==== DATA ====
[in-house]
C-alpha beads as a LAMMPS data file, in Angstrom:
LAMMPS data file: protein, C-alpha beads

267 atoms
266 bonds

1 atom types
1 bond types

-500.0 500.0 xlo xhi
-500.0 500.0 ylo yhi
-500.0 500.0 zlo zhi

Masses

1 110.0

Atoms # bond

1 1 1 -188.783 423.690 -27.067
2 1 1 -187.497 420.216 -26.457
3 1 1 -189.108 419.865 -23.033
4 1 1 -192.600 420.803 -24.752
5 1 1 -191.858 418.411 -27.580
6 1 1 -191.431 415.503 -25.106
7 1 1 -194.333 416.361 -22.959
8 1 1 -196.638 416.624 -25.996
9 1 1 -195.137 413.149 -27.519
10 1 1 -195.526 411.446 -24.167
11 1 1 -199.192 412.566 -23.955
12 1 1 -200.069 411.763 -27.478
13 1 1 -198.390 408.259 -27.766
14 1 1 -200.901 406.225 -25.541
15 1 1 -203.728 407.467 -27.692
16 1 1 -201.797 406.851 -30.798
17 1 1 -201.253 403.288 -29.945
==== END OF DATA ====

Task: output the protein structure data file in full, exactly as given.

[in-house]
C-alpha beads as a LAMMPS data file, in Angstrom:
LAMMPS data file: protein, C-alpha beads

267 atoms
266 bonds

1 atom types
1 bond types

-500.0 500.0 xlo xhi
-500.0 500.0 ylo yhi
-500.0 500.0 zlo zhi

Masses

1 110.0

Atoms # bond

1 1 1 -188.783 423.690 -27.067
2 1 1 -187.497 420.216 -26.457
3 1 1 -189.108 419.865 -23.033
4 1 1 -192.600 420.803 -24.752
5 1 1 -191.858 418.411 -27.580
6 1 1 -191.431 415.503 -25.106
7 1 1 -194.333 416.361 -22.959
8 1 1 -196.638 416.624 -25.996
9 1 1 -195.137 413.149 -27.519
10 1 1 -195.526 411.446 -24.167
11 1 1 -199.192 412.566 -23.955
12 1 1 -200.069 411.763 -27.478
13 1 1 -198.390 408.259 -27.766
14 1 1 -200.901 406.225 -25.541
15 1 1 -203.728 407.467 -27.692
16 1 1 -201.797 406.851 -30.798
17 1 1 -201.253 403.288 -29.945